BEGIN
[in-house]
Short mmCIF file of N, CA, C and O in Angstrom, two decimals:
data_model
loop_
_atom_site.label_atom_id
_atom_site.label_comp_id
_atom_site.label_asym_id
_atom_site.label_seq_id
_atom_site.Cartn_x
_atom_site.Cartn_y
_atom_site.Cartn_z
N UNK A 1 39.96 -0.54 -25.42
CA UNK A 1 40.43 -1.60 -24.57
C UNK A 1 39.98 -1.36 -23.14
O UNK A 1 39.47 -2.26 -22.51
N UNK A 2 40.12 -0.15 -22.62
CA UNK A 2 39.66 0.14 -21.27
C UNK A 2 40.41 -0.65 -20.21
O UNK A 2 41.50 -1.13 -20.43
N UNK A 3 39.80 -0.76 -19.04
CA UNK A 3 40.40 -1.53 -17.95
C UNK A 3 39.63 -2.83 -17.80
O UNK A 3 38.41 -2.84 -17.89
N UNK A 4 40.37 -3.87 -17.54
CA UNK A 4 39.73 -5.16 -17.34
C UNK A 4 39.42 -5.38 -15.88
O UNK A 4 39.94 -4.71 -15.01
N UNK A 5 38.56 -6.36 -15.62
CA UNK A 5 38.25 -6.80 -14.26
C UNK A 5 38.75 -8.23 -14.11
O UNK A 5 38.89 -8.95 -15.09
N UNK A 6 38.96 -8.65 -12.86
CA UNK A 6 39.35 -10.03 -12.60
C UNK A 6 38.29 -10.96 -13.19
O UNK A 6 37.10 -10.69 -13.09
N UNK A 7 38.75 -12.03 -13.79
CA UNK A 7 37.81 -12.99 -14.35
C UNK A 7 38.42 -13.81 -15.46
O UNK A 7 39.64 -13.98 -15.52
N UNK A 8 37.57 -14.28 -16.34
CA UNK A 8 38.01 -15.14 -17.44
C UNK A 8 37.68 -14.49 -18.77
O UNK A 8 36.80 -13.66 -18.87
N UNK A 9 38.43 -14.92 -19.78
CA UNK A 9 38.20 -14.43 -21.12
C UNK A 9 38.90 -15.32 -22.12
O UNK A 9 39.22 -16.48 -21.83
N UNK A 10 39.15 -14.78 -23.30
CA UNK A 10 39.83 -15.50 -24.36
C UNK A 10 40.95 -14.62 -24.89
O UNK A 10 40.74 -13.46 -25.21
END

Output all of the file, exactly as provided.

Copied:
[in-house]
Short mmCIF file of N, CA, C and O in Angstrom, two decimals:
data_model
loop_
_atom_site.label_atom_id
_atom_site.label_comp_id
_atom_site.label_asym_id
_atom_site.label_seq_id
_atom_site.Cartn_x
_atom_site.Cartn_y
_atom_site.Cartn_z
N UNK A 1 39.96 -0.54 -25.42
CA UNK A 1 40.43 -1.60 -24.57
C UNK A 1 39.98 -1.36 -23.14
O UNK A 1 39.47 -2.26 -22.51
N UNK A 2 40.12 -0.15 -22.62
CA UNK A 2 39.66 0.14 -21.27
C UNK A 2 40.41 -0.65 -20.21
O UNK A 2 41.50 -1.13 -20.43
N UNK A 3 39.80 -0.76 -19.04
CA UNK A 3 40.40 -1.53 -17.95
C UNK A 3 39.63 -2.83 -17.80
O UNK A 3 38.41 -2.84 -17.89
N UNK A 4 40.37 -3.87 -17.54
CA UNK A 4 39.73 -5.16 -17.34
C UNK A 4 39.42 -5.38 -15.88
O UNK A 4 39.94 -4.71 -15.01
N UNK A 5 38.56 -6.36 -15.62
CA UNK A 5 38.25 -6.80 -14.26
C UNK A 5 38.75 -8.23 -14.11
O UNK A 5 38.89 -8.95 -15.09
N UNK A 6 38.96 -8.65 -12.86
CA UNK A 6 39.35 -10.03 -12.60
C UNK A 6 38.29 -10.96 -13.19
O UNK A 6 37.10 -10.69 -13.09
N UNK A 7 38.75 -12.03 -13.79
CA UNK A 7 37.81 -12.99 -14.35
C UNK A 7 38.42 -13.81 -15.46
O UNK A 7 39.64 -13.98 -15.52
N UNK A 8 37.57 -14.28 -16.34
CA UNK A 8 38.01 -15.14 -17.44
C UNK A 8 37.68 -14.49 -18.77
O UNK A 8 36.80 -13.66 -18.87
N UNK A 9 38.43 -14.92 -19.78
CA UNK A 9 38.20 -14.43 -21.12
C UNK A 9 38.90 -15.32 -22.12
O UNK A 9 39.22 -16.48 -21.83
N UNK A 10 39.15 -14.78 -23.30
CA UNK A 10 39.83 -15.50 -24.36
C UNK A 10 40.95 -14.62 -24.89
O UNK A 10 40.74 -13.46 -25.21